Neither 'the bees knees', nor 'big as a bees knee' appear in Brewer, which indicates that the expression grew or became popular after this time. Based on Nigel Rees' well researched and reliable dating of for first recorded use, it is likely that earliest actual usage was perhaps a few years before this. It's certainly true that the origin of the word bereave derives from the words rob and robbed.

It's true also that the words reaver and reiver in Middle English described a raider, and the latter specifically a Scottish cross-border cattle raider. However the word bereave derives says Chambers from the Old English word bereafian, which meant robbed or dispossessed in a more general sense. It's a very old word: Reafian meaning rob appears in Beowulf The 'be' prefix is Old English meaning in this context to make or to cause, hence bereafian. The 'be' prefix and word reafian are cognate similar with the Old Frisian North Netherlands word birava, and also with the Old High German word biroubon.

These and other cognates similar words from the same root can be traced back to very ancient Indo-European roots, all originating from a seminal meaning of rob. Incidentally Cassells says the meaning of bereave in association with death first appeared in English only in the s, so the robbed meaning persisted until relatively modern times given the very old origins of the word.

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Thanks J R for raising the question. In fact the expression 'baer-saerk' with 'ae' pronounced as 'a' in the word 'anyhow' , means bear-shirt, which more likely stemmed from the belief that these fierce warriors could transform into animals, especially bears and wolves, or at least carry the spirit of the animal during extreme battle situations. Thanks Cornelia for this more precise derivation. This derivation is also supported by the Old Icelandic word 'Beserkr', meaning 'bear-shirt'.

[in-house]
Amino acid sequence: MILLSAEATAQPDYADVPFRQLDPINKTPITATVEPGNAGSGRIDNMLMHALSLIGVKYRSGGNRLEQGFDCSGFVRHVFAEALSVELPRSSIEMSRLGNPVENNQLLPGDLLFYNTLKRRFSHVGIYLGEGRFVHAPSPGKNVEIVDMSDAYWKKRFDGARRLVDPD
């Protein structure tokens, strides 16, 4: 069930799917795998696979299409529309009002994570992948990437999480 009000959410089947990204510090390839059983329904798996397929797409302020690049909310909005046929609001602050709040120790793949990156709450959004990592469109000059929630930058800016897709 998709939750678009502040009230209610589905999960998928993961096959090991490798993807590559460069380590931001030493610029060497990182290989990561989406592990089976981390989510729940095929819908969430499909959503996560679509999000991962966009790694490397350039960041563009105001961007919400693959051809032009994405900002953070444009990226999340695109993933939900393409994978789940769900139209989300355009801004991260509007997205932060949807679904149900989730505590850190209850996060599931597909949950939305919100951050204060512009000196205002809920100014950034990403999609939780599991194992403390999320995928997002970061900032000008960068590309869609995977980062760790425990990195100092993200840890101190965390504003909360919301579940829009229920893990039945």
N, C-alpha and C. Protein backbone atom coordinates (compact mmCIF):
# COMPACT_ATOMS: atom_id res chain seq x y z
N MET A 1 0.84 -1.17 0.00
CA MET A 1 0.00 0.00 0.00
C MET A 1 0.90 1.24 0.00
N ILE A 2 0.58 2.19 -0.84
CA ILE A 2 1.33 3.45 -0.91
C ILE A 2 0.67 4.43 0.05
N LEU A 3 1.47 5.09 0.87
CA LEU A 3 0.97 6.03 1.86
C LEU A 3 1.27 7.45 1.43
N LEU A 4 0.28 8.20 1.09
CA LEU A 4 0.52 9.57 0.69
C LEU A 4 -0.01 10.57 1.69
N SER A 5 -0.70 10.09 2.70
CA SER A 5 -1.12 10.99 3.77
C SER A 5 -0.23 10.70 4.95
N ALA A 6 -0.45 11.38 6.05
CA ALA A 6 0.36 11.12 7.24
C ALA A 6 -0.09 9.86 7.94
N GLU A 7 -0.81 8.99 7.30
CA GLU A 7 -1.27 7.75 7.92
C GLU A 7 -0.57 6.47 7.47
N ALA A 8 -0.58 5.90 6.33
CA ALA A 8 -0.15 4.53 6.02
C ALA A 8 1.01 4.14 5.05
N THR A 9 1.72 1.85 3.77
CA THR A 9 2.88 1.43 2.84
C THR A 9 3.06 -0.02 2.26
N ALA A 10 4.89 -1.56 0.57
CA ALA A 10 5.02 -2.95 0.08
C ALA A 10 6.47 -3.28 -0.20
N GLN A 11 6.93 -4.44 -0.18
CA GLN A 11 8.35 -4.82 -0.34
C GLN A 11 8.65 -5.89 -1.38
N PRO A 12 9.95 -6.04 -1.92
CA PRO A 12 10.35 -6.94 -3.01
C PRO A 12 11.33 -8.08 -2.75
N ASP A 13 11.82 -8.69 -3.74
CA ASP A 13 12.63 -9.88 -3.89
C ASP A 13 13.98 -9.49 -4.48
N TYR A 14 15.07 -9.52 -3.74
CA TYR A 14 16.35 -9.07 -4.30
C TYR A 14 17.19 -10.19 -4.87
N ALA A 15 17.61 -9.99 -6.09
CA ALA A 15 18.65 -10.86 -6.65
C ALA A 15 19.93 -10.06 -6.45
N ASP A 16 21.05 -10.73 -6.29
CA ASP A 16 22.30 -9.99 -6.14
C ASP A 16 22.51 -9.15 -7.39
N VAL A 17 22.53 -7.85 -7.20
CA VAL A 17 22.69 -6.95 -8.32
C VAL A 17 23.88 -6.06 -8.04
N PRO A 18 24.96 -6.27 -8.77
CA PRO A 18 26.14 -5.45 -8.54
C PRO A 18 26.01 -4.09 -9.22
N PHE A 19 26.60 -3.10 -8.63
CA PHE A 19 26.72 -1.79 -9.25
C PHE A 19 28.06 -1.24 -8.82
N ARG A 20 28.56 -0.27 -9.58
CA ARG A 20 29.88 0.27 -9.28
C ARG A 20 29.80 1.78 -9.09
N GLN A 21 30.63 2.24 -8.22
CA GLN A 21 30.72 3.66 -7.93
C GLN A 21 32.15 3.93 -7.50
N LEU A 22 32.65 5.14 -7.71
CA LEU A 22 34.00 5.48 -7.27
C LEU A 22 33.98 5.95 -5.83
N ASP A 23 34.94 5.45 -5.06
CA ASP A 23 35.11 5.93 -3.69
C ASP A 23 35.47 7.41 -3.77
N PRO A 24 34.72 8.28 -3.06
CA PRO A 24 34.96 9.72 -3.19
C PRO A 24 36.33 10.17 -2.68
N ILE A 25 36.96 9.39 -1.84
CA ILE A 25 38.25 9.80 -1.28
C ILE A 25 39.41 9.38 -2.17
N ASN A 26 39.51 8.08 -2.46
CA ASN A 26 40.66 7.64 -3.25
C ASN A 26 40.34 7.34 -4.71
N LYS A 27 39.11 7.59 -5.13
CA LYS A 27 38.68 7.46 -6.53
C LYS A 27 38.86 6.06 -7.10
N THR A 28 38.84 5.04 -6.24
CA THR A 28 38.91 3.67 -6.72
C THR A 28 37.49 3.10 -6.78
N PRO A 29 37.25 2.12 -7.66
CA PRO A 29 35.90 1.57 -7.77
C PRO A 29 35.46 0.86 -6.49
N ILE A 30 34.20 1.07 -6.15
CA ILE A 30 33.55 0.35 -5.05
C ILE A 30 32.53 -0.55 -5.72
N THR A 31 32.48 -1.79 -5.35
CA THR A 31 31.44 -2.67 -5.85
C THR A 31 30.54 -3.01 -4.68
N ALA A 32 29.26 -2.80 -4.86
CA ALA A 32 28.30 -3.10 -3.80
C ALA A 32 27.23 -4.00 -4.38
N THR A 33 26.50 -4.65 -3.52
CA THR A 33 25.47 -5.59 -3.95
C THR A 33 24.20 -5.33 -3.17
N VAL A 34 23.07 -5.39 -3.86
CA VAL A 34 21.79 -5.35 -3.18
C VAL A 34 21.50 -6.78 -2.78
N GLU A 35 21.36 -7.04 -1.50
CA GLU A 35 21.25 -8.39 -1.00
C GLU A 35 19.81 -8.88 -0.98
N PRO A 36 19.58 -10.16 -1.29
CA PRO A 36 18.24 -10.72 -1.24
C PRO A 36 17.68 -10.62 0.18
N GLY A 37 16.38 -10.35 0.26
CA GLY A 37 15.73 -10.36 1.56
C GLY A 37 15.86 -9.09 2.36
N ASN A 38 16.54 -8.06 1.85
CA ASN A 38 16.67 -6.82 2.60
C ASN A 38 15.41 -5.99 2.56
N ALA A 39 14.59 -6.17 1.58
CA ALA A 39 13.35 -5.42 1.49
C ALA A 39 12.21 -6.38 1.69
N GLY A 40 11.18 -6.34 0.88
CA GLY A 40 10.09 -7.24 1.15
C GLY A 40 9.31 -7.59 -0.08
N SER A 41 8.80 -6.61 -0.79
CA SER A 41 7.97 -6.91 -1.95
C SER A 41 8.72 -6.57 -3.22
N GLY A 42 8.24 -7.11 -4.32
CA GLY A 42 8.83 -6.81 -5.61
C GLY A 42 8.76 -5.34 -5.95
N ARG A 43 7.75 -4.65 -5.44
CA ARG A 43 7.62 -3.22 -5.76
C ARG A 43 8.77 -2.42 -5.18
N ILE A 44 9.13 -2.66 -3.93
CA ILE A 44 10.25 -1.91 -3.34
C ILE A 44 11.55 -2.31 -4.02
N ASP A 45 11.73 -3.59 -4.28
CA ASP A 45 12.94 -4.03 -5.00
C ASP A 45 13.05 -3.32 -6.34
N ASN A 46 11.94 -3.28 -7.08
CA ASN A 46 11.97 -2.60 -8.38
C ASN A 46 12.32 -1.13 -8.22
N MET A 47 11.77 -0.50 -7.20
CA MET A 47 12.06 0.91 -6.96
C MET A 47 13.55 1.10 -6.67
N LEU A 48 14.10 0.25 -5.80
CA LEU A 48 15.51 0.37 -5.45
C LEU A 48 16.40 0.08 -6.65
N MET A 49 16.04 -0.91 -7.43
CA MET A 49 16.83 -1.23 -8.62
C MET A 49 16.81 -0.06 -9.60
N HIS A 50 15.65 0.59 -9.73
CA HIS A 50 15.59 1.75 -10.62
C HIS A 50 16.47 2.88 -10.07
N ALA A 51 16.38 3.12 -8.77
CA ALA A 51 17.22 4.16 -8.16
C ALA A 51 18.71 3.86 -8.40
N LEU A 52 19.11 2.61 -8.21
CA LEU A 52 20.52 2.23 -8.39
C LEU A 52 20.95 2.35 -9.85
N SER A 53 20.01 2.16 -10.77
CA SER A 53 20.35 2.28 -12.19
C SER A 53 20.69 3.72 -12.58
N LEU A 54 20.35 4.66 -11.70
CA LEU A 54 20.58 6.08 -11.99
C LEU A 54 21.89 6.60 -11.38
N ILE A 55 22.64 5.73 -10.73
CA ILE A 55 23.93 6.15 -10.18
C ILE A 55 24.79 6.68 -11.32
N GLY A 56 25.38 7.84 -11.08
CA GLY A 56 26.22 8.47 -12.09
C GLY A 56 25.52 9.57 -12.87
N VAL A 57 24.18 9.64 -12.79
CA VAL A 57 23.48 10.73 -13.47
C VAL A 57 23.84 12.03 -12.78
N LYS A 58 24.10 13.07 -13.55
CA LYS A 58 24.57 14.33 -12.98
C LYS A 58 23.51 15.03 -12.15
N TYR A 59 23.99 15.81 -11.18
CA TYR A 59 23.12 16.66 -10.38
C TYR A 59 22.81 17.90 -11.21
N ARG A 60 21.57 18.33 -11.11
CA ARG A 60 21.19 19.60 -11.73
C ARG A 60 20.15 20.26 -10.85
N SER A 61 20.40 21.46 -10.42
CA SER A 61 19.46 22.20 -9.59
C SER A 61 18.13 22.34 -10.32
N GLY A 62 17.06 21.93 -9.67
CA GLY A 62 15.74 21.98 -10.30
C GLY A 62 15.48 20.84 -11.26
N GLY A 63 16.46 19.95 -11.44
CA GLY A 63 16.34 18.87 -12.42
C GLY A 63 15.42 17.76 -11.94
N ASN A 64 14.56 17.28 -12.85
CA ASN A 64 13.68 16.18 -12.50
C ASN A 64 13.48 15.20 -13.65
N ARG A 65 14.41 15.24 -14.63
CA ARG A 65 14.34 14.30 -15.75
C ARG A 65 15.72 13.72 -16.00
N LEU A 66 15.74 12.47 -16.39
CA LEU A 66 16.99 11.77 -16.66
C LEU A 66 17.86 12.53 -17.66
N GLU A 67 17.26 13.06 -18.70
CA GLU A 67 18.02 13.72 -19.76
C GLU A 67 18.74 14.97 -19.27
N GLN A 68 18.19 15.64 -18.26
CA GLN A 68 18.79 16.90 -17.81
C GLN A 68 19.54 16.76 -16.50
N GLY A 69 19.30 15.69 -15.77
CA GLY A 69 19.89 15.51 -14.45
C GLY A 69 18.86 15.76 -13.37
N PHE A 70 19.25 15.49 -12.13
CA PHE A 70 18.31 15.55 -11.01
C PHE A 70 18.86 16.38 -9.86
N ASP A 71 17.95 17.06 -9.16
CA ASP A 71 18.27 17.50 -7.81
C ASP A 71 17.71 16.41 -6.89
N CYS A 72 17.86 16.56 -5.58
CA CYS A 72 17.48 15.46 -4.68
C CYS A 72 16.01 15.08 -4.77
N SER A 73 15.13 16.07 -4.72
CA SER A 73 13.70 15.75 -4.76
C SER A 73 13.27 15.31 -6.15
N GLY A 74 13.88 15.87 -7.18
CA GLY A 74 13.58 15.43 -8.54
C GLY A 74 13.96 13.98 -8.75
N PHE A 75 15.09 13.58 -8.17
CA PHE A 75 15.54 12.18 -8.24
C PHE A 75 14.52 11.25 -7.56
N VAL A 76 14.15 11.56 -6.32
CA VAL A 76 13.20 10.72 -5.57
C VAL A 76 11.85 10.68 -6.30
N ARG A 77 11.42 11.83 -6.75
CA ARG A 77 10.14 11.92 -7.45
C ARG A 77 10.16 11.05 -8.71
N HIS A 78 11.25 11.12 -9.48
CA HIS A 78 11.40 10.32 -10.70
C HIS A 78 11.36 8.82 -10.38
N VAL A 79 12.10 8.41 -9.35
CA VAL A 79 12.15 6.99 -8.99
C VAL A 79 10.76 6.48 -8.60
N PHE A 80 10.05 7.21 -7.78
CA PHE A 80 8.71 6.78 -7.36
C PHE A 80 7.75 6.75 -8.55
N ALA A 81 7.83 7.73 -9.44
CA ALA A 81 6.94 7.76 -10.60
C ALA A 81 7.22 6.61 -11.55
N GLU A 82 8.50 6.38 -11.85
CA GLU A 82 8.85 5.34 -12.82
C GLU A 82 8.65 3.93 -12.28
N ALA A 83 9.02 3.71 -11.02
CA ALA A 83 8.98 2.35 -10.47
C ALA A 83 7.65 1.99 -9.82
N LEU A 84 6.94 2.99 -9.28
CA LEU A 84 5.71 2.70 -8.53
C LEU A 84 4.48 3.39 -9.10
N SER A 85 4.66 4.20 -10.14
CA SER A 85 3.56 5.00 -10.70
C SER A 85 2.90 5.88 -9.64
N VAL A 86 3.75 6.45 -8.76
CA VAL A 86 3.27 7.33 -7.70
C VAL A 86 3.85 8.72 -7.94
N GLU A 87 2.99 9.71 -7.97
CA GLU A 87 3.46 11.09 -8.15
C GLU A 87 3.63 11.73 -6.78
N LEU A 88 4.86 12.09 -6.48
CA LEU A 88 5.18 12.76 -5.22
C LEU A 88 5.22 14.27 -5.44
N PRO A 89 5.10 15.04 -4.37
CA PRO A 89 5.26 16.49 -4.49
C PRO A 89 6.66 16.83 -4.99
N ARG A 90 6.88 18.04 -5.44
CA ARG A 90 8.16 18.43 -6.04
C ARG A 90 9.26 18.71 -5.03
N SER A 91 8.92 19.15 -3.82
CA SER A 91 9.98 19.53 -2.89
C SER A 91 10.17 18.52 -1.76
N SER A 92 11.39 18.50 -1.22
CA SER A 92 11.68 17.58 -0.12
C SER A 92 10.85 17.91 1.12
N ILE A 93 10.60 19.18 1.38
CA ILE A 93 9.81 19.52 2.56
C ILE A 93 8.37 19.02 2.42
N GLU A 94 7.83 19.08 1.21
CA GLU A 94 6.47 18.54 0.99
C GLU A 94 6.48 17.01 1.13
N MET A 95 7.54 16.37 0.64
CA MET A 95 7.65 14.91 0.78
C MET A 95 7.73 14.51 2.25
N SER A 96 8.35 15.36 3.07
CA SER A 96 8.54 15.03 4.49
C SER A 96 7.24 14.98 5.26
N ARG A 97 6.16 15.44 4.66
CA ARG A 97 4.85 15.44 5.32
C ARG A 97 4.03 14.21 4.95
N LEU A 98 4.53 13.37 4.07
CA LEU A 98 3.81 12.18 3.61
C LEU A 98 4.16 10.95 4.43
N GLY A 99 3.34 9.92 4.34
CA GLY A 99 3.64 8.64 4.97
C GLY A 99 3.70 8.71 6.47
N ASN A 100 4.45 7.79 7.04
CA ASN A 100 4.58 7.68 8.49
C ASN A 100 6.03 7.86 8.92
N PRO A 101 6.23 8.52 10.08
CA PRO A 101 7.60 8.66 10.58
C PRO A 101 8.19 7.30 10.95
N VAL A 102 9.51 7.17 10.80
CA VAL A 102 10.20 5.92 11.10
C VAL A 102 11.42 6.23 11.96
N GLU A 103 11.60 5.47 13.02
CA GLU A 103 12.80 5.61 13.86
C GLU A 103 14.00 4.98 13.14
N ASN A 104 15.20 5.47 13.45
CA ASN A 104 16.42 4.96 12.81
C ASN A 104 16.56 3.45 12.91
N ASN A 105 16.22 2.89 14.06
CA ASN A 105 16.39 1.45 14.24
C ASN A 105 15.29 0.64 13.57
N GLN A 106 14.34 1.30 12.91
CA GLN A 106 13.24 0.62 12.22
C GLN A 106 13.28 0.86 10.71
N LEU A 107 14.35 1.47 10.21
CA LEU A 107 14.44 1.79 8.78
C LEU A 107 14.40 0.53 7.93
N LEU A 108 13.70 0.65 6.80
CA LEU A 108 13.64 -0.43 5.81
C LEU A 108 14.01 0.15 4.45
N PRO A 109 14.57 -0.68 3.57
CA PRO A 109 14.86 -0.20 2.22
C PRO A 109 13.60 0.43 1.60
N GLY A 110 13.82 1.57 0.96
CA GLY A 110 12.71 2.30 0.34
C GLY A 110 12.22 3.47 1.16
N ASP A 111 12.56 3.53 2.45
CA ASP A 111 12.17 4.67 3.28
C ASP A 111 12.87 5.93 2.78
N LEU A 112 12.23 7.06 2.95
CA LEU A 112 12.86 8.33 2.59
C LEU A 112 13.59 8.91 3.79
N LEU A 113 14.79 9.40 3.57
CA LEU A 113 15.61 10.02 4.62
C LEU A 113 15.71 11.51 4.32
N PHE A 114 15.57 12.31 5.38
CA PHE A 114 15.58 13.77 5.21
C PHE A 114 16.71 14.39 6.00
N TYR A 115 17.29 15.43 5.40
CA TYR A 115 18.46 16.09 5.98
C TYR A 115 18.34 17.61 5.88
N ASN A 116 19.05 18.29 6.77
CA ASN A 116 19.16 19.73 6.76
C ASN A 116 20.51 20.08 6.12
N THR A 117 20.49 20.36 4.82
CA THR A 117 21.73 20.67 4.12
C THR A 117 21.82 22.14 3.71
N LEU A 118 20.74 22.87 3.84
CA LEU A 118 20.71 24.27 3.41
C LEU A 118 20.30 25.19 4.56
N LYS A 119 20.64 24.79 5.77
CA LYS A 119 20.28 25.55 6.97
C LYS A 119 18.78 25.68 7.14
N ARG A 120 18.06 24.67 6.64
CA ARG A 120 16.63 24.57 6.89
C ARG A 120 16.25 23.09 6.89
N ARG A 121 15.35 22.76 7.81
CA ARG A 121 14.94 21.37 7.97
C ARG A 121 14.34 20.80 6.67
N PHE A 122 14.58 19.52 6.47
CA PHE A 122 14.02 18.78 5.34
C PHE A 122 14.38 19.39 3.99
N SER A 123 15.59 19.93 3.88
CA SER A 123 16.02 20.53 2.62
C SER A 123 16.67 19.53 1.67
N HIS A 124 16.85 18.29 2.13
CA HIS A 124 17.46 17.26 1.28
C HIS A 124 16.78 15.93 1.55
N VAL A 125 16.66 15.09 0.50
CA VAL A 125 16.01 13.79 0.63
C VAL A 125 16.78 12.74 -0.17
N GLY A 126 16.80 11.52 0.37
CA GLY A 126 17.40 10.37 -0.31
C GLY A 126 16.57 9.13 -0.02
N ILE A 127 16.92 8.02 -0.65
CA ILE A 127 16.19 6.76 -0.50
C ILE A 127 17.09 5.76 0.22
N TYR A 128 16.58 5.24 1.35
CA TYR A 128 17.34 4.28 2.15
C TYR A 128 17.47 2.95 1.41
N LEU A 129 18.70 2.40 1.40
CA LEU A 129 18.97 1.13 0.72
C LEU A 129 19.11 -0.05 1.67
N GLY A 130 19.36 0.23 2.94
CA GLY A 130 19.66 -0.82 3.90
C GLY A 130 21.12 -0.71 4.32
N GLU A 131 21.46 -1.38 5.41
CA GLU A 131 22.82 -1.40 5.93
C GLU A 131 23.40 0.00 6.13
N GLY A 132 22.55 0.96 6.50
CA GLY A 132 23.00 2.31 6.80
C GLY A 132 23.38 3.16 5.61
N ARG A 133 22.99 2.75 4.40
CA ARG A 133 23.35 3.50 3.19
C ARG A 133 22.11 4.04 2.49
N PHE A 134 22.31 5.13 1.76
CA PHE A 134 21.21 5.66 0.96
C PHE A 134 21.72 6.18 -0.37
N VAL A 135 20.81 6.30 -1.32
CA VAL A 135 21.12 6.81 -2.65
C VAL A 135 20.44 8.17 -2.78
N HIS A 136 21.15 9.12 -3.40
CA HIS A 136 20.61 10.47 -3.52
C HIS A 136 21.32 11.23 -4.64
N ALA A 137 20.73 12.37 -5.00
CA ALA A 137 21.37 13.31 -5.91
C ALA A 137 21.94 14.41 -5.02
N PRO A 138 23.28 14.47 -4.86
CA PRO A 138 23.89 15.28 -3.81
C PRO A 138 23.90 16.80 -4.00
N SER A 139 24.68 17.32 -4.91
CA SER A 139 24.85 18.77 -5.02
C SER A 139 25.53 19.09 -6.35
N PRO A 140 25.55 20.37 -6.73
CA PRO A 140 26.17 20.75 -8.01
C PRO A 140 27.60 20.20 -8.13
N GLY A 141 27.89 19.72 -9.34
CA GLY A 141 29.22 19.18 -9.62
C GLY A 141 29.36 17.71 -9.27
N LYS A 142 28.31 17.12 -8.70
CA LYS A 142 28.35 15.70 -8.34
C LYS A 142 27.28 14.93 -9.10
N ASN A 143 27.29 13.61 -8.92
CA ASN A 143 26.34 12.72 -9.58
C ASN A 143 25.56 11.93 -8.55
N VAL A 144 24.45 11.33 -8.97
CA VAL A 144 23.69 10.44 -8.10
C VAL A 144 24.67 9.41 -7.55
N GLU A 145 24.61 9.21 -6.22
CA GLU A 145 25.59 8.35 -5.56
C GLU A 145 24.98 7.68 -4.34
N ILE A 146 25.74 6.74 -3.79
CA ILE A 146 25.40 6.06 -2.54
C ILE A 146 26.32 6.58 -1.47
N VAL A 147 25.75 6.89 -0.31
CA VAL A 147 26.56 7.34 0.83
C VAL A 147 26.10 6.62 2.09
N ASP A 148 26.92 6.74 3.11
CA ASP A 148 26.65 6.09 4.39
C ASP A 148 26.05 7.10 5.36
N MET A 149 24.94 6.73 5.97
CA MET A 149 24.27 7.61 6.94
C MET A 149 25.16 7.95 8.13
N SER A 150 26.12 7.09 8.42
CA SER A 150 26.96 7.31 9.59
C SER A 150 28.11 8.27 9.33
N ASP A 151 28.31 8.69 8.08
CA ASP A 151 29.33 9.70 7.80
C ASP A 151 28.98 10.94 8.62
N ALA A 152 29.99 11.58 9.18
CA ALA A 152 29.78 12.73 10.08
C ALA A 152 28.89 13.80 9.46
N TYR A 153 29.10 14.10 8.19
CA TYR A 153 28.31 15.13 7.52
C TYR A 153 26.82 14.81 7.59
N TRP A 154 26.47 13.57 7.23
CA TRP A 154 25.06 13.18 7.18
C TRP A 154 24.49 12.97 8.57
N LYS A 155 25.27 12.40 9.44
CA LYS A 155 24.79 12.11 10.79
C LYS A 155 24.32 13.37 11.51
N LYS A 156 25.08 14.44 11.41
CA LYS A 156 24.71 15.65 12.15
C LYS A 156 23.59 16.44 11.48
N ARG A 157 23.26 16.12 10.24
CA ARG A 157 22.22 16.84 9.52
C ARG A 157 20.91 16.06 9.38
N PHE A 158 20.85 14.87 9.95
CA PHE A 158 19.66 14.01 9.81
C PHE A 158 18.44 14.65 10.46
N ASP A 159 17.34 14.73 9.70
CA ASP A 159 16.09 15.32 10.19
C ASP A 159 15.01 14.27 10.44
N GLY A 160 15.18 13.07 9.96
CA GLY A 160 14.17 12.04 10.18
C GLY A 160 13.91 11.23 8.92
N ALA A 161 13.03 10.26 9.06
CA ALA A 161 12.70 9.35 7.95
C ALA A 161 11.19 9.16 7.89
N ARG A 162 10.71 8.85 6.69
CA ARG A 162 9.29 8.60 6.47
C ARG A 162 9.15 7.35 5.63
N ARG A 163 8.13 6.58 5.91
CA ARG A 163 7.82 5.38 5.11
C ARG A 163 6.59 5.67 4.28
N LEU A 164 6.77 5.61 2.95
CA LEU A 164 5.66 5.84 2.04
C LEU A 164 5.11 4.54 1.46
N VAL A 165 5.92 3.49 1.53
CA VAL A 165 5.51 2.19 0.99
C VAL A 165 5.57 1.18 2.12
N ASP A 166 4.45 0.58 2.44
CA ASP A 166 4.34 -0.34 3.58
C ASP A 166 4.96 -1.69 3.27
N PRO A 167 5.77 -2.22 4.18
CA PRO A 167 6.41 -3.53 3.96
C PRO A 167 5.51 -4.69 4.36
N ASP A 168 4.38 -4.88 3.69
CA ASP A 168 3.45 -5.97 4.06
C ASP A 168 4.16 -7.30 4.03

I am additionally informed thanks F Tims that: " By their account, the 'bar-sark' was worn only by members of the Norse chieftan's personal bodyguard, they being the most ferocious, and thus the most feared, of the Vikings plundering eastern Scotland and the hapless Dane-mark.


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So, according to the book, the term does not apply to all invading Vikings, just the more obnoxious. In the book, also, the Norse word 'bar' or 'baer', as the case may be means 'wolf', from the hide of which the shirt was made, so it would be a 'wolf-shirt' Champions - Professed fighting men were often kept by kings and earls about their court as useful in feud and fray. Harald Fairhair's champions are admirably described in the contemporary Raven Song by Hornclofe - "Wolf-coats they call them that in battle bellow into bloody shields.

They wear wolves' hides when they come into the fight, and clash their weapons together These baer-sarks, or wolf coats of Harald give rise to an Old Norse term, 'baer sark', to describe the frenzy of fight and fury which such champions indulged in, barking and howling, and biting their shield-rims Voltaire wrote in ' If this is best of possible worlds If this is the best of possible worlds, what then are the others?..